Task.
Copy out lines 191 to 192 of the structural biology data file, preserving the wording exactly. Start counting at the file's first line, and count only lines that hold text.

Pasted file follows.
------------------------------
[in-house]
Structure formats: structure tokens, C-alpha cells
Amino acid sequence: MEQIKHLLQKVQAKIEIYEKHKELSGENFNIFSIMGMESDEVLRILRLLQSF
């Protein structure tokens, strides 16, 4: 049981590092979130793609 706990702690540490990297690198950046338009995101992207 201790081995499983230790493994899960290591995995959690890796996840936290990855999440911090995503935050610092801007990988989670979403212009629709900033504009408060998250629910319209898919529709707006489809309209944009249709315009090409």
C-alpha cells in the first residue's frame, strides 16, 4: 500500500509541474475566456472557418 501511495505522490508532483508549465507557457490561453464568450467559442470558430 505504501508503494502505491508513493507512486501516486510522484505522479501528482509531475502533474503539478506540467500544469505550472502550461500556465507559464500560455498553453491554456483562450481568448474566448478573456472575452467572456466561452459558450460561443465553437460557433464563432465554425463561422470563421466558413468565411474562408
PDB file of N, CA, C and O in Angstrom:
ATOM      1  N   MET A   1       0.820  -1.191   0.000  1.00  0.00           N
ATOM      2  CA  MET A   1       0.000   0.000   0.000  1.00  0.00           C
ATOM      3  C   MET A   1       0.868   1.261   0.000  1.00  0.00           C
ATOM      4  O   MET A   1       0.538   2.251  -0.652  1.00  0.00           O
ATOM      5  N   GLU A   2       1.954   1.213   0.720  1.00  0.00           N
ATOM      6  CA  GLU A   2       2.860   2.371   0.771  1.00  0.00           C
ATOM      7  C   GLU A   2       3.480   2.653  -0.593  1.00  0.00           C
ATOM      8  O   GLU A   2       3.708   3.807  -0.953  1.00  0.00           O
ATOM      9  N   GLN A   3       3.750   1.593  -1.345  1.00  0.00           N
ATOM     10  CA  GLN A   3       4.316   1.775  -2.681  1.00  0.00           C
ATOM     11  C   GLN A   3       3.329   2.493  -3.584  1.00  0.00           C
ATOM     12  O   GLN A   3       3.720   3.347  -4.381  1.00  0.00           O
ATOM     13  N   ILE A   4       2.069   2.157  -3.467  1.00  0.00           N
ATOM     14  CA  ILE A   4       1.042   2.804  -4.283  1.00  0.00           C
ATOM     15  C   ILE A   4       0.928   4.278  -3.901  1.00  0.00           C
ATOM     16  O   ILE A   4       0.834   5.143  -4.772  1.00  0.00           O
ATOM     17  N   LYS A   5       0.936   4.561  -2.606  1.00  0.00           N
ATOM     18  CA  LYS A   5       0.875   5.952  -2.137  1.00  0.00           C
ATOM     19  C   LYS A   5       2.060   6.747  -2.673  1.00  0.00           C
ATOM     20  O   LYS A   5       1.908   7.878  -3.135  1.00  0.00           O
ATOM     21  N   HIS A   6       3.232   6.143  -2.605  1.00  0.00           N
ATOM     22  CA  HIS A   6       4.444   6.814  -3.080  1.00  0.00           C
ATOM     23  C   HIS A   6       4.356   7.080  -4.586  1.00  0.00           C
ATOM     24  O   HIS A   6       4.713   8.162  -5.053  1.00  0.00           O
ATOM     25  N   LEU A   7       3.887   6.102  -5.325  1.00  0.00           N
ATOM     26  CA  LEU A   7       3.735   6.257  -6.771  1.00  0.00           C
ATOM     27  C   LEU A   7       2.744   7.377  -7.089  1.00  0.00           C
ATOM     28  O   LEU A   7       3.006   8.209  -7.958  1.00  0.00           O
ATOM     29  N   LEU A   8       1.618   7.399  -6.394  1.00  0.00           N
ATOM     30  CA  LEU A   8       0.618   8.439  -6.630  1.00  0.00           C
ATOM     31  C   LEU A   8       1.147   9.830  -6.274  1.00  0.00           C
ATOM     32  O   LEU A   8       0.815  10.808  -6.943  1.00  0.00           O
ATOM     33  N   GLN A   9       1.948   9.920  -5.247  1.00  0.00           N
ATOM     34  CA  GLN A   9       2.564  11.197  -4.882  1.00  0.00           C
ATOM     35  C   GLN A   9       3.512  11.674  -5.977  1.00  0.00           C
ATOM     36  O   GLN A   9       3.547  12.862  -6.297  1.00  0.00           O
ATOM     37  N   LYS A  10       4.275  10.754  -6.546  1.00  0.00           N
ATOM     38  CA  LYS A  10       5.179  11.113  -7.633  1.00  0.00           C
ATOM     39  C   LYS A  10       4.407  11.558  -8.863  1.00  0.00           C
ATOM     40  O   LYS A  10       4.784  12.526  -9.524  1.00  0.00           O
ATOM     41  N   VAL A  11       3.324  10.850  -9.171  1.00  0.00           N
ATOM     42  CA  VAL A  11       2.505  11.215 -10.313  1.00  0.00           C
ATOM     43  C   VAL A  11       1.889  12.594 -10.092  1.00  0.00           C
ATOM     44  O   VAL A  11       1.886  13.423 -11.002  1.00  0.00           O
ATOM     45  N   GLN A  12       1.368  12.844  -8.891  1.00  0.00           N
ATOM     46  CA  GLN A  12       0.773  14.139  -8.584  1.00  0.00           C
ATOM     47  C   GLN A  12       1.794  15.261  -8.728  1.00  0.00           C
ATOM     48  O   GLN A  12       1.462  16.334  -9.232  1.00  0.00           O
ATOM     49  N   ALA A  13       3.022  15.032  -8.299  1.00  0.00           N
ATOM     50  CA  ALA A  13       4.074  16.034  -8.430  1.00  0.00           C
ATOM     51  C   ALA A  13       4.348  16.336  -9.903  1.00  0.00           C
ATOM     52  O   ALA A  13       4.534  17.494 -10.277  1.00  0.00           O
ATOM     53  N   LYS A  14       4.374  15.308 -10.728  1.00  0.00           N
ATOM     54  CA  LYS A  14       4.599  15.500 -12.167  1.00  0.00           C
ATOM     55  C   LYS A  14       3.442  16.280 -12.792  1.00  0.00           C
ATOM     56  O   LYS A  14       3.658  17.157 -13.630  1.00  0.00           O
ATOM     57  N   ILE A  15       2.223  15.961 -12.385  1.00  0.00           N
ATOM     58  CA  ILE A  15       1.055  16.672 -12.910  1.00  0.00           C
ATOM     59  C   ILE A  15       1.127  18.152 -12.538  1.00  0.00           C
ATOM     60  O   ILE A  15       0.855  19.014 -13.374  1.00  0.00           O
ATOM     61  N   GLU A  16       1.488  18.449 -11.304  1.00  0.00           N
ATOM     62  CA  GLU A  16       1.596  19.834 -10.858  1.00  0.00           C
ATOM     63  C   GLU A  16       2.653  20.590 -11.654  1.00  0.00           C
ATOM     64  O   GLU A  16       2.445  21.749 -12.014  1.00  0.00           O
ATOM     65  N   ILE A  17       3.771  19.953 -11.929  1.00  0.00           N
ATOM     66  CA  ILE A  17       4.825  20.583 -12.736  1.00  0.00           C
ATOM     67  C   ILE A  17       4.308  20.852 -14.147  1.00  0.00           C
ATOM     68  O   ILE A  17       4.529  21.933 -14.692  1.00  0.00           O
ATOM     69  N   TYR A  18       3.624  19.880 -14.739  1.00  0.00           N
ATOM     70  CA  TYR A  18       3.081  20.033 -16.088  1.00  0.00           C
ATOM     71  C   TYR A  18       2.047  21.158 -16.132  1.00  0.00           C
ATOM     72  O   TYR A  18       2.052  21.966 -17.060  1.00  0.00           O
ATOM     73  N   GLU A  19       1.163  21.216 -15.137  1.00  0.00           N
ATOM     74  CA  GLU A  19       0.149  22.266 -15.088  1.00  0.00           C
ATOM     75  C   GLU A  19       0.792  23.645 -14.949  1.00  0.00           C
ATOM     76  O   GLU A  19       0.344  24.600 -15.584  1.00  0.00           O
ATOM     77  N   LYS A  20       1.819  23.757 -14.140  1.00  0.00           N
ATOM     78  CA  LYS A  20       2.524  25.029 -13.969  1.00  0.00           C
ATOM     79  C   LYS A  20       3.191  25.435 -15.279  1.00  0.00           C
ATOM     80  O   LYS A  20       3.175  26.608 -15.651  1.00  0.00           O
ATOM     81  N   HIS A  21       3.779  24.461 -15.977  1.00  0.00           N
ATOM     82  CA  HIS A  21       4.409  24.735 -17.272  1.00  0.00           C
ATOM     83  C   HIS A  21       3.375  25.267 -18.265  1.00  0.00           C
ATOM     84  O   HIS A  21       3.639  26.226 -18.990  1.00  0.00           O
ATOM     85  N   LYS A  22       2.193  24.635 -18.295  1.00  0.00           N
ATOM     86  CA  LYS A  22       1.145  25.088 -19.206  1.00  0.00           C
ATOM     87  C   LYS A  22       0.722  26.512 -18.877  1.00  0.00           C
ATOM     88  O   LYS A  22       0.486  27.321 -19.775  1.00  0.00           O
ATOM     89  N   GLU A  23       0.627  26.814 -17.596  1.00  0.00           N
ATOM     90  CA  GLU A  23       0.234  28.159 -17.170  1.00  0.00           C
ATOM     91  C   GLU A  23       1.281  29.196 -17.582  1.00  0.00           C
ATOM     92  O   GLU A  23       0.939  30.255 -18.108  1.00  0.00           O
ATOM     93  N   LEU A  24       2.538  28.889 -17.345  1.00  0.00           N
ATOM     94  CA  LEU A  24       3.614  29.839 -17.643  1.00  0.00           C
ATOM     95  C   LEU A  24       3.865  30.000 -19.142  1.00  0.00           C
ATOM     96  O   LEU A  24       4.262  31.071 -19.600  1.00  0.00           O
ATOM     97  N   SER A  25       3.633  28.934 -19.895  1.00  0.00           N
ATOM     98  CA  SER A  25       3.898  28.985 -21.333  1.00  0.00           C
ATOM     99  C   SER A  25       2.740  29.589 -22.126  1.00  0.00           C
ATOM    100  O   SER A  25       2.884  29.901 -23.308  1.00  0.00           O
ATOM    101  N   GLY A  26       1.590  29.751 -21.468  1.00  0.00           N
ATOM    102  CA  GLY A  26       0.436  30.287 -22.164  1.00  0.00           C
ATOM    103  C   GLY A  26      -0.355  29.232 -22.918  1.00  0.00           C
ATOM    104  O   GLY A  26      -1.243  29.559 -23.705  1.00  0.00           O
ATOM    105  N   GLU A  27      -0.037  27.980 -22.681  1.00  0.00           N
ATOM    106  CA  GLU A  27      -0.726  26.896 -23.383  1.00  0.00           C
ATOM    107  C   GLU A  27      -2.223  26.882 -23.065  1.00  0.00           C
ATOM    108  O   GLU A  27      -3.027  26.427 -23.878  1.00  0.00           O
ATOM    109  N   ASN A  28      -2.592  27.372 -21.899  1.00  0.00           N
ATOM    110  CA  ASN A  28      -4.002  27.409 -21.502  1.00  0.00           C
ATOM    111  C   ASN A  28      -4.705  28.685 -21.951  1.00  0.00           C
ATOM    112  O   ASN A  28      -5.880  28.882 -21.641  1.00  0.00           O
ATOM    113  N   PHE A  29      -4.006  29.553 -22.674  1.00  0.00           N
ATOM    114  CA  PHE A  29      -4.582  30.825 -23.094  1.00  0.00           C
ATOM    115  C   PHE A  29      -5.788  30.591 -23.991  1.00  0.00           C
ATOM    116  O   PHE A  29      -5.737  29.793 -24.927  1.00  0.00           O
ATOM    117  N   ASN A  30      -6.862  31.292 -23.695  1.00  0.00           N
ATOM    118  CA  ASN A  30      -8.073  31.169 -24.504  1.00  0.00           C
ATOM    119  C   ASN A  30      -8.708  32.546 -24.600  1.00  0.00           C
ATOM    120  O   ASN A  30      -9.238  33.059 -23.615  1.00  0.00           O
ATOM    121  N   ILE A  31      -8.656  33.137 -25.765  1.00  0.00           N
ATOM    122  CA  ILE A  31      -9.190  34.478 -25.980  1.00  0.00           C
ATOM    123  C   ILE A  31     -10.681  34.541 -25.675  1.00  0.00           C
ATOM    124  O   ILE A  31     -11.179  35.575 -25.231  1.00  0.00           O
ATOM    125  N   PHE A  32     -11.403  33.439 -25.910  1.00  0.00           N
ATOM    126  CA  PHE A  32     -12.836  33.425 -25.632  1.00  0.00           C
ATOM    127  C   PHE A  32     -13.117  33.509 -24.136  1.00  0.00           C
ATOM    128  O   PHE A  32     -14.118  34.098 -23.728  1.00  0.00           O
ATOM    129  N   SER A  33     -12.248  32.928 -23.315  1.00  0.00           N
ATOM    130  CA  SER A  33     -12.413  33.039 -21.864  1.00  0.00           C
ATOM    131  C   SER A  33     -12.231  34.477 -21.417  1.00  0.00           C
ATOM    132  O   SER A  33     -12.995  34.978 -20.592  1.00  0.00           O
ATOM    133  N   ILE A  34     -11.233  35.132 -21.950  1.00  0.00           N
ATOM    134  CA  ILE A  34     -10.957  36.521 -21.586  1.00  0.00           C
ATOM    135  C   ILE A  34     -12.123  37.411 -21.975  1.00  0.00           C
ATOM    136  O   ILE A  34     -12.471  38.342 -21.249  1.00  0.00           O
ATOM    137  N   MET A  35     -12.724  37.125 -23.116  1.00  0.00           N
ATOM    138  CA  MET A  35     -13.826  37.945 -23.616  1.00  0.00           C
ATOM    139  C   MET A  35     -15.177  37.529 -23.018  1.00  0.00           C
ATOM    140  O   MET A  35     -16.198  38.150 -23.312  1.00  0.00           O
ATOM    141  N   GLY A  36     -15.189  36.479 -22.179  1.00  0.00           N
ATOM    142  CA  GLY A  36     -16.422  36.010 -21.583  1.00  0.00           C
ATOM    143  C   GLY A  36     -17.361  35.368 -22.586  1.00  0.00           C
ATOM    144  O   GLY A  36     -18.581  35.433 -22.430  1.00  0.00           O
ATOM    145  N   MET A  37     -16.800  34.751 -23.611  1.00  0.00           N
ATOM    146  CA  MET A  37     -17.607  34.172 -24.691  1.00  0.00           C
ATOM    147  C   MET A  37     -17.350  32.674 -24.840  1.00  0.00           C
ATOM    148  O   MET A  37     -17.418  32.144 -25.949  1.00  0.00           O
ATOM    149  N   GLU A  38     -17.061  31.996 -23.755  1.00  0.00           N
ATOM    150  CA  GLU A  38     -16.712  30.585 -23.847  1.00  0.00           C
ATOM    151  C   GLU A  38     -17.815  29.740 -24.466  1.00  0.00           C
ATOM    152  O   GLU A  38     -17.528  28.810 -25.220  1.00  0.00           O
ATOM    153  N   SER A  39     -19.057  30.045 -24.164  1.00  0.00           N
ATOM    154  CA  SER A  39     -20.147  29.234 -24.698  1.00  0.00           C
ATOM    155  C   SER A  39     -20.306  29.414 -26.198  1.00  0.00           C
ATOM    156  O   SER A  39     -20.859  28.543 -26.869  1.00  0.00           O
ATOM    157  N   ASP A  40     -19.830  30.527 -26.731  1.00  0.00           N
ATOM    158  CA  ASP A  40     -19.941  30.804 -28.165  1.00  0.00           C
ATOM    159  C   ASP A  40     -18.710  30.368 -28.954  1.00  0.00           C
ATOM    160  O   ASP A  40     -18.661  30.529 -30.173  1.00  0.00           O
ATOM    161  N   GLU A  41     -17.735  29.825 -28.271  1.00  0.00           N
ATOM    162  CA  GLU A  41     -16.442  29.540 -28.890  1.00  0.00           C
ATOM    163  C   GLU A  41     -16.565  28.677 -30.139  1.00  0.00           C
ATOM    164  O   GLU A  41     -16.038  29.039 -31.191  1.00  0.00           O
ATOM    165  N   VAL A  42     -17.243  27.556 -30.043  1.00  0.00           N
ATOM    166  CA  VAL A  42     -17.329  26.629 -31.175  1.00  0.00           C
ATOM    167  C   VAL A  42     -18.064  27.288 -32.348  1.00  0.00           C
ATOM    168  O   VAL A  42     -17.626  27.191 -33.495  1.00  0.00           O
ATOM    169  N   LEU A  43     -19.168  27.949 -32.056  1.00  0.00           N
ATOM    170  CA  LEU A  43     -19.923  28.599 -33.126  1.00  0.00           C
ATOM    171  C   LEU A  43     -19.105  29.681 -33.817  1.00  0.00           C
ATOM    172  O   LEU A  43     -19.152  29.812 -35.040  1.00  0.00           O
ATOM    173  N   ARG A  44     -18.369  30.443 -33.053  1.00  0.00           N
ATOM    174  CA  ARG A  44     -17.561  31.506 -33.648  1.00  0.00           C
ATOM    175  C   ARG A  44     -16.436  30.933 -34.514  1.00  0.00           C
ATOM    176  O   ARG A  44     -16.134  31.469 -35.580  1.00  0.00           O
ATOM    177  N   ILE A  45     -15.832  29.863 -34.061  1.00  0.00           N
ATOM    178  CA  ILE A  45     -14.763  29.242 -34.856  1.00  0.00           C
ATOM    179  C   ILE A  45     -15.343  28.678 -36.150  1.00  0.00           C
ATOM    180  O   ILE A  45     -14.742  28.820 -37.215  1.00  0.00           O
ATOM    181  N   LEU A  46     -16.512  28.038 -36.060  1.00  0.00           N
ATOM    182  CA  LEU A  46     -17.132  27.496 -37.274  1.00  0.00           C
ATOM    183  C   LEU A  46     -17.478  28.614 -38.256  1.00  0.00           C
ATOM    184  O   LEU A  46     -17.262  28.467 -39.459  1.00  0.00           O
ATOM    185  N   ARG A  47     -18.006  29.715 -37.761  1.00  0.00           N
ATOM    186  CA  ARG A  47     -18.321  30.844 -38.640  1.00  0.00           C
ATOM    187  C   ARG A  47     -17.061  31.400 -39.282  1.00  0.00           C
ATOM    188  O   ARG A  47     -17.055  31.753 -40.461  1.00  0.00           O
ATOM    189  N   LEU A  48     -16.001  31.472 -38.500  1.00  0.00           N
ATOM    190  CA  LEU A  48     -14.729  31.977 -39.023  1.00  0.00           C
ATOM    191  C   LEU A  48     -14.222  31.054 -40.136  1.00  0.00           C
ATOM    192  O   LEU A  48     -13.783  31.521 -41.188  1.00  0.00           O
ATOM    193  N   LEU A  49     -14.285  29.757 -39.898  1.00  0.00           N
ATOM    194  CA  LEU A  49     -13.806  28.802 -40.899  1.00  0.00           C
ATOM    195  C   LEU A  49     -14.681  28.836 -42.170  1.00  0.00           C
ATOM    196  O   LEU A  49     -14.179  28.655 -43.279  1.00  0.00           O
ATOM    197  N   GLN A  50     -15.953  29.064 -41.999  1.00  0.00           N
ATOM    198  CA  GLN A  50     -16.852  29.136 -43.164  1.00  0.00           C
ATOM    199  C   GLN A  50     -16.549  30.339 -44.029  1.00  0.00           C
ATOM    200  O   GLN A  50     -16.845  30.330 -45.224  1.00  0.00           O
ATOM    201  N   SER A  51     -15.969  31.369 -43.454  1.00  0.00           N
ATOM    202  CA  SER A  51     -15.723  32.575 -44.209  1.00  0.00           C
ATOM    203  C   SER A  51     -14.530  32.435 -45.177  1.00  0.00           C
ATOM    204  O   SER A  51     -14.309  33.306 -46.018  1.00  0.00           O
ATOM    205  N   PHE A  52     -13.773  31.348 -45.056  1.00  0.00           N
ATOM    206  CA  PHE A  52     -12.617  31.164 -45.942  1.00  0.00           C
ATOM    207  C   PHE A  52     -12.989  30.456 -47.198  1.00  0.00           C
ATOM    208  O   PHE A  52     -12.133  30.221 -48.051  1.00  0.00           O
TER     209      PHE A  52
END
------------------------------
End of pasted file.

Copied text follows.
ATOM    185  N   ARG A  47     -18.006  29.715 -37.761  1.00  0.00           N
ATOM    186  CA  ARG A  47     -18.321  30.844 -38.640  1.00  0.00           C